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Disease Markers
Volume 35 (2013), Issue 6, Pages 747–752
http://dx.doi.org/10.1155/2013/214595
Research Article

Circulating Autoantibodies to LGALS3BP: A Novel Biomarker for Cancer

1Department of Experimental and Clinical Sciences, “G. D’Annunzio” University, 66100 Chieti, Italy
2MediaPharma s.r.l., Via dei Vestini 31, 66100 Chieti, Italy
3Eventus Diagnostics, Inc., Jehuda Hills, 90880 Ora, Israel

Received 8 July 2013; Revised 11 October 2013; Accepted 11 October 2013

Academic Editor: Grant Izmirlian

Copyright © 2013 Antonino Grassadonia et al. This is an open access article distributed under the Creative Commons Attribution License, which permits unrestricted use, distribution, and reproduction in any medium, provided the original work is properly cited.

Abstract

Purpose. Circulating autoantibodies have been extensively investigated as possible markers for early diagnosis of cancer. The present study was carried out to investigate whether anti-LGALS3BP IgG autoantibodies could be classified as a biomarker for malignant tumors. Methods. An in-house developed enzyme-linked immunosorbent assay was used to detect autoantibodies to LGALS3BP in sera from 71 patients with various types of cancers and 54 healthy subjects matched by age and gender. Results. Patients with cancer have significant higher circulating levels of anti-LGALS3BP antibodies as compared to control subjects ( ). The test has a sensitivity of 33% and a specificity of 98%. Conclusions. Anti-LGALS3BP IgG autoantibodies are a promising biomarker for malignant tumors and could play a role in the development of a multimarker assay for the early detection of cancer.

1. Introduction

Cancer is the second leading cause of death worldwide, accounting for about 600,000 deaths in the United States in 2012 [1]. Despite significant improvements in treatment, early detection remains the most important prognostic factor predicting of better outcome [24]. Current cancer screening methods, including mammography for breast cancer, colonoscopy for colon cancer, computed tomography for lung cancer, prostate-specific antigen for prostate cancer, and Papanicolaou stains for cervical cancer, have demonstrated some limitations in terms of sensitivity, specificity, complexity, cost, and compliance [5].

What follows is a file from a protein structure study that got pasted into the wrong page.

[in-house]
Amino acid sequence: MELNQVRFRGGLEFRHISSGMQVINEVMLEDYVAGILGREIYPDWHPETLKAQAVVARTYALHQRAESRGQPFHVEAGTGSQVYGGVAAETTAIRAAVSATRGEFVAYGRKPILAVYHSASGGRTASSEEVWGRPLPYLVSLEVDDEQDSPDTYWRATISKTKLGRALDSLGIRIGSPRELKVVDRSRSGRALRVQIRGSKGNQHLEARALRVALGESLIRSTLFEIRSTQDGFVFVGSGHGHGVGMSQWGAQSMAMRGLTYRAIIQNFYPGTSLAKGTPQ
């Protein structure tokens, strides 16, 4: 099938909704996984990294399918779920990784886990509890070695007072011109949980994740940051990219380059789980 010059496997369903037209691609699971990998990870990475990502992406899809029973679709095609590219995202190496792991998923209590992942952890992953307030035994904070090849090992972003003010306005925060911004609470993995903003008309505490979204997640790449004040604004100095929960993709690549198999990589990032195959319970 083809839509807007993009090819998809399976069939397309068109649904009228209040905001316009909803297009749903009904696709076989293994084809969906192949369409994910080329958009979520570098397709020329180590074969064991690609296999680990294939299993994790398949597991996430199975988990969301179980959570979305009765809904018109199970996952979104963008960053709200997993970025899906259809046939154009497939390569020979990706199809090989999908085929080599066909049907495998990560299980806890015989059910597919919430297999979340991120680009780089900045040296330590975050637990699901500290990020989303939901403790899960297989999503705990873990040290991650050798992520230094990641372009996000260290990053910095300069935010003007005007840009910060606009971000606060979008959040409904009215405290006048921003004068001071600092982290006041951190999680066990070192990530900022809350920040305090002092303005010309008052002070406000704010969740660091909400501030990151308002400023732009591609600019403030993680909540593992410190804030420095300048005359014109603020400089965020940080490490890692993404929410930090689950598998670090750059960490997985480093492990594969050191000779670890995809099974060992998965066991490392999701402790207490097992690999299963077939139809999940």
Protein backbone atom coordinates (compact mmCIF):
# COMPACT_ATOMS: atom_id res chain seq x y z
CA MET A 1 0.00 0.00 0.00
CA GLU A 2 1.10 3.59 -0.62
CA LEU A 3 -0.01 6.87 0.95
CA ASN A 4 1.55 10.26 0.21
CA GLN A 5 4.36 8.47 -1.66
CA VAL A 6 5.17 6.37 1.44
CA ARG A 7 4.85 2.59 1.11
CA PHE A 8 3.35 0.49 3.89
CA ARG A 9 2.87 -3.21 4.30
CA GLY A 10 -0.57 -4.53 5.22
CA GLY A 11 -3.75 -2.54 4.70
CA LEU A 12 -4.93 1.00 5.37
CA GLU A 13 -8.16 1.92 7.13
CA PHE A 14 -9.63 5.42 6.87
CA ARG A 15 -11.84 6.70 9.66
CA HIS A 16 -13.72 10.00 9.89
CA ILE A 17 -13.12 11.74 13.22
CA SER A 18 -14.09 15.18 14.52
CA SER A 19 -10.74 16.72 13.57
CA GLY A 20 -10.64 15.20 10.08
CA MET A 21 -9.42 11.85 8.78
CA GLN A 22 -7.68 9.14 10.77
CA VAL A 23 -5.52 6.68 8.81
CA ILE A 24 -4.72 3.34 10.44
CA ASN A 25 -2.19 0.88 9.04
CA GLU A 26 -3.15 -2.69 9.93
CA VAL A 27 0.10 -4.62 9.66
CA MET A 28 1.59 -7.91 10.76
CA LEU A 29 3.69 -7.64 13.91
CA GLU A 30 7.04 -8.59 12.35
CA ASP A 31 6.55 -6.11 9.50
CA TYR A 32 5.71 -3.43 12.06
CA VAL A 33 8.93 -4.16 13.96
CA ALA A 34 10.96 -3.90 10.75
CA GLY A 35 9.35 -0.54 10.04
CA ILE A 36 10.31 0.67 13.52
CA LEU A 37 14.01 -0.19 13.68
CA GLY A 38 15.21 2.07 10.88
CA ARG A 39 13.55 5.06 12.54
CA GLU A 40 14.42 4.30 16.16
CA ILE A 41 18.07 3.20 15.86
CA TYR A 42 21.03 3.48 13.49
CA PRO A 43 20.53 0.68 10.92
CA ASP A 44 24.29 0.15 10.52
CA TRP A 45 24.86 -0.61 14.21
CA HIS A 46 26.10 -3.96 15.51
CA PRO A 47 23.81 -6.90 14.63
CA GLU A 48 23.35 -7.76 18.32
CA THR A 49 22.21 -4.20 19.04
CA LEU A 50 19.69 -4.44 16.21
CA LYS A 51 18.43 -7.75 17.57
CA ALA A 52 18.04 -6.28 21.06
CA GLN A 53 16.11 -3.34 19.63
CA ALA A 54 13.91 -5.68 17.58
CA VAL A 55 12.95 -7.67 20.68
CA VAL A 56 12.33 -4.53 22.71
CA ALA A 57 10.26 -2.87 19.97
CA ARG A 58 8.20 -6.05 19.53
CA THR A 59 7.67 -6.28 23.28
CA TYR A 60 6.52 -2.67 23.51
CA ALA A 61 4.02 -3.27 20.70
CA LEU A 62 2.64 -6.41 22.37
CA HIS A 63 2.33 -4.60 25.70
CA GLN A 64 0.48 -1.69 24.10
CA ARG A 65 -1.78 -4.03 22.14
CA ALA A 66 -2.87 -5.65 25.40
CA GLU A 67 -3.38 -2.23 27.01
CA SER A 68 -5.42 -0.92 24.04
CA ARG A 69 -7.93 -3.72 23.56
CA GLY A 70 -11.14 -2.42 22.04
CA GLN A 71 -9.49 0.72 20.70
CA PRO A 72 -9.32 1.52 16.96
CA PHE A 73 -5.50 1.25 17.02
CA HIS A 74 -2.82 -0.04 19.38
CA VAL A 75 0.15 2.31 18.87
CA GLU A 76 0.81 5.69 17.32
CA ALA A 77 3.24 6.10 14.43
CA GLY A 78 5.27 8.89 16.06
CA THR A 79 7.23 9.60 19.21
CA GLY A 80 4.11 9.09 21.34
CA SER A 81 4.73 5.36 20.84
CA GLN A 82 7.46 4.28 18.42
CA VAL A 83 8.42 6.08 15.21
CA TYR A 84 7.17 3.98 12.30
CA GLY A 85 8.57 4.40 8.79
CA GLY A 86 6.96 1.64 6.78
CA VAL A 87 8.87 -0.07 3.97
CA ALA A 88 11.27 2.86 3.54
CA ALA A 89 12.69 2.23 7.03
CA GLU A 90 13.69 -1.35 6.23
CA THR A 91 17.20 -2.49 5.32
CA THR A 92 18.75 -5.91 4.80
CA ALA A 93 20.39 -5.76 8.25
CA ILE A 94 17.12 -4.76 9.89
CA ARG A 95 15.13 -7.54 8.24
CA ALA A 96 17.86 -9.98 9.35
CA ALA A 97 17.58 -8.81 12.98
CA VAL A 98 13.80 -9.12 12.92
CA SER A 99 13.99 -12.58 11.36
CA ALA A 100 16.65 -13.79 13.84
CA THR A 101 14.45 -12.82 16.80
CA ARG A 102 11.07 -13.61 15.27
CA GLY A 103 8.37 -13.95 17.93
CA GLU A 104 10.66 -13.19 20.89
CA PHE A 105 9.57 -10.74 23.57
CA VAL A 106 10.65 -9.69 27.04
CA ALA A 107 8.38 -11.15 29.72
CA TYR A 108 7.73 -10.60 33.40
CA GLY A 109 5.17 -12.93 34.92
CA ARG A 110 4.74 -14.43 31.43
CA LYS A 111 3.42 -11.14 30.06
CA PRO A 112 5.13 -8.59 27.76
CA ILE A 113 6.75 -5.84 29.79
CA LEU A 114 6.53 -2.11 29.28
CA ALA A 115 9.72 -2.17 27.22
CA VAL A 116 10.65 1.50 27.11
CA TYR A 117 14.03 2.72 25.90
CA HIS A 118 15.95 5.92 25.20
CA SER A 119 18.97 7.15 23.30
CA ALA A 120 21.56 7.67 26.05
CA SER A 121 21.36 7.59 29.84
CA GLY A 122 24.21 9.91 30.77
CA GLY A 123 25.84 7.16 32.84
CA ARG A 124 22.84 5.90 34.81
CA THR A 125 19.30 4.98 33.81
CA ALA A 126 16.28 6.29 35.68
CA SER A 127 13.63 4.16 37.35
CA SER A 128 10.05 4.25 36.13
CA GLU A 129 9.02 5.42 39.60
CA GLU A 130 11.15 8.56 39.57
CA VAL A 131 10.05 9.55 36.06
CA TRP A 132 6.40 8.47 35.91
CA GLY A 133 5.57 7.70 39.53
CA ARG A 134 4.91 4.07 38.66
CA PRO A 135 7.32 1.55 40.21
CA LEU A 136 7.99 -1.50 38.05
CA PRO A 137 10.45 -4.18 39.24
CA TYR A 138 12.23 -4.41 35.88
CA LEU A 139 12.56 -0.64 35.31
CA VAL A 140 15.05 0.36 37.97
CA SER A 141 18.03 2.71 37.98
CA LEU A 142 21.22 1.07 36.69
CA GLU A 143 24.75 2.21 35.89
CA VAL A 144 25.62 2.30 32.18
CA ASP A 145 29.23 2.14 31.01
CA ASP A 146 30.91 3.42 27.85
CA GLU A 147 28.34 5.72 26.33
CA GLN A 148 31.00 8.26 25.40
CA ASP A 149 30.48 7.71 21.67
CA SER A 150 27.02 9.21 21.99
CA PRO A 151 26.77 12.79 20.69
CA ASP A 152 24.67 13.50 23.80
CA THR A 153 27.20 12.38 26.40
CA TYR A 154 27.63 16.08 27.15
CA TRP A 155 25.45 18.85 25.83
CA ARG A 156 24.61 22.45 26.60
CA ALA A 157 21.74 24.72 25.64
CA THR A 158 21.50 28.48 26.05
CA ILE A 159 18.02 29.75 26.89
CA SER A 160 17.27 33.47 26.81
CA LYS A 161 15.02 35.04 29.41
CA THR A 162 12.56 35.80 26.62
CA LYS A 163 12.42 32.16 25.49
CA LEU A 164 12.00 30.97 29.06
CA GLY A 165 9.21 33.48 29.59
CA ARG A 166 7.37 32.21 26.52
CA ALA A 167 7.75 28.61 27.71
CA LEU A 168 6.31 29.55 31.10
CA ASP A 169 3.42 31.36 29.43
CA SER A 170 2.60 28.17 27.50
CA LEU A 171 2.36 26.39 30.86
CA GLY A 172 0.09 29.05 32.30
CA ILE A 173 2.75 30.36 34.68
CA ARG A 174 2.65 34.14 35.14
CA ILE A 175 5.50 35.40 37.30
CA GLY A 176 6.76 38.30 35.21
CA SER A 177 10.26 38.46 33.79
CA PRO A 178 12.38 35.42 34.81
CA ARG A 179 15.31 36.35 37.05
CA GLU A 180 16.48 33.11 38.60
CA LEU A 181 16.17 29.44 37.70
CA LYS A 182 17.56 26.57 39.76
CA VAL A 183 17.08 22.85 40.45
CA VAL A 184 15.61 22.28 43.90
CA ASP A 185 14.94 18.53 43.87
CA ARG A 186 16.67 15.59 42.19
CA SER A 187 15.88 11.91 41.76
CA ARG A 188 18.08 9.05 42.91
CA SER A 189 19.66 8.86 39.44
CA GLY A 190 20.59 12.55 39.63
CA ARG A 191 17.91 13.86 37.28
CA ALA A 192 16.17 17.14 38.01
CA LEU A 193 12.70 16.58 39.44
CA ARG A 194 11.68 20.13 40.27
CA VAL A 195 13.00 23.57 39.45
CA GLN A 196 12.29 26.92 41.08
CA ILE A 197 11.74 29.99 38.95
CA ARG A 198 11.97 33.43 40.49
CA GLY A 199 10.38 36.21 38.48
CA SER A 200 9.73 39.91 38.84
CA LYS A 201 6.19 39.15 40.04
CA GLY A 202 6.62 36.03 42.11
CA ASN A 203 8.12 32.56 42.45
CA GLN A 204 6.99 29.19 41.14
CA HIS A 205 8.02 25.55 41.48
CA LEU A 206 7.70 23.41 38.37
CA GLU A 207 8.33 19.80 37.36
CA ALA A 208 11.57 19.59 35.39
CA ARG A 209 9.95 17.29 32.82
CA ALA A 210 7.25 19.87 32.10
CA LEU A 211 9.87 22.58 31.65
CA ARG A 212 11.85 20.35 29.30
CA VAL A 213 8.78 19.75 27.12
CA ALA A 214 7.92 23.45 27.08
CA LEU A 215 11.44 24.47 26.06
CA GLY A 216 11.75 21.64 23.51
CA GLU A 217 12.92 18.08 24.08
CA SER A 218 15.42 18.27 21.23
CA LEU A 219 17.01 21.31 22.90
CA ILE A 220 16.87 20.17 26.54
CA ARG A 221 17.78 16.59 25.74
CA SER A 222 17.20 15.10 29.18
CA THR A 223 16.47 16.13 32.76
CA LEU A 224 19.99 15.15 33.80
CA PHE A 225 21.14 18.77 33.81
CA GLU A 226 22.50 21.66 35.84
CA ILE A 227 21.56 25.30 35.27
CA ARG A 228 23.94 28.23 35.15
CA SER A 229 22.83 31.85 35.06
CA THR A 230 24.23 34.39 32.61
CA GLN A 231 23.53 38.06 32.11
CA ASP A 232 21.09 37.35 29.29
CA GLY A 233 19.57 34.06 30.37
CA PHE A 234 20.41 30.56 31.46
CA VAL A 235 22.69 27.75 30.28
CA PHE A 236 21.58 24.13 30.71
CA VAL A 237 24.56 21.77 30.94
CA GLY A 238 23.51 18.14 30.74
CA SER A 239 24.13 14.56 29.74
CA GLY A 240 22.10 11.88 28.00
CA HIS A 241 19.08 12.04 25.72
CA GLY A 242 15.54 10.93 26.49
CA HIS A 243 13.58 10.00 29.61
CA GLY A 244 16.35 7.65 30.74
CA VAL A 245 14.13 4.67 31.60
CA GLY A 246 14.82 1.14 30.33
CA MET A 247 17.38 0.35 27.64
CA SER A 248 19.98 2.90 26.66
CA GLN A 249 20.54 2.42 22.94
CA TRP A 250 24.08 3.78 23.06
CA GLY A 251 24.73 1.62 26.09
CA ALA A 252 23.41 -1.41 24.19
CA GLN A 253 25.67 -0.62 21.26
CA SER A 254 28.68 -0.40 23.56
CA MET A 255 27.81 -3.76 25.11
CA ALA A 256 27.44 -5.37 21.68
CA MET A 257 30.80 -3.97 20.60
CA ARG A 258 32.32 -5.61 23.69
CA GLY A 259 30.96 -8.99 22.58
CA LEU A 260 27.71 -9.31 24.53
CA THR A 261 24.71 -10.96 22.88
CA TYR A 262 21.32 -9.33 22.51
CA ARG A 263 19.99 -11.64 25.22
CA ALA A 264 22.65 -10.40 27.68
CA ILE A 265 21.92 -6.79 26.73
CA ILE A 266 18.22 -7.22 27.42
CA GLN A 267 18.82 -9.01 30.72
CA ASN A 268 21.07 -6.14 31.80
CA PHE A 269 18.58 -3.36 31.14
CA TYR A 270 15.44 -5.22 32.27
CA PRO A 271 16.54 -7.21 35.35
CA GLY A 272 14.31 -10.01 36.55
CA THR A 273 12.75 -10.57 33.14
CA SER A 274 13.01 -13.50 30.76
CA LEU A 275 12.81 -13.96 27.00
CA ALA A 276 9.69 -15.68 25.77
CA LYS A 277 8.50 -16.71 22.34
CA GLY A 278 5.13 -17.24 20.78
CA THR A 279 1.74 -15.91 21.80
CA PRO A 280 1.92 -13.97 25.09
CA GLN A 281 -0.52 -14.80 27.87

Serum tumor-associated antigens (TAAs) have been extensively studied for early cancer detection because of the simplicity and reliability of the tests used for their determination, such as western blot and enzyme-linked immunosorbent assay (ELISA). Unfortunately, they are transiently secreted and rapidly eliminated from blood circulation [6, 7] and usually reach a detectable concentration only in advanced stage of the disease [8].

Along with TAAs, autoantibodies are frequently detected in sera from patients affected by different types of neoplasms [9]. This finding has been interpreted as an attempt of the immune system to block invasion and spreading of cancer cells in the organism. Circulating autoantibodies have biological and biochemical characteristics that render them particularly suitable to screen subjects at cancer risk. In fact, they may develop early in the process of tumorigenesis, when premalignant or malignant cells begin to express altered molecules as a result of cell transformation [10, 11]. In addition, they can easily be detected in the serum because of the usual high concentration and long-time stability [9]. For these reasons, great efforts have been made in recent years to identify circulating autoantibodies directed against cancer-related proteins in order to build up tests for the early detection of neoplastic disease [1215].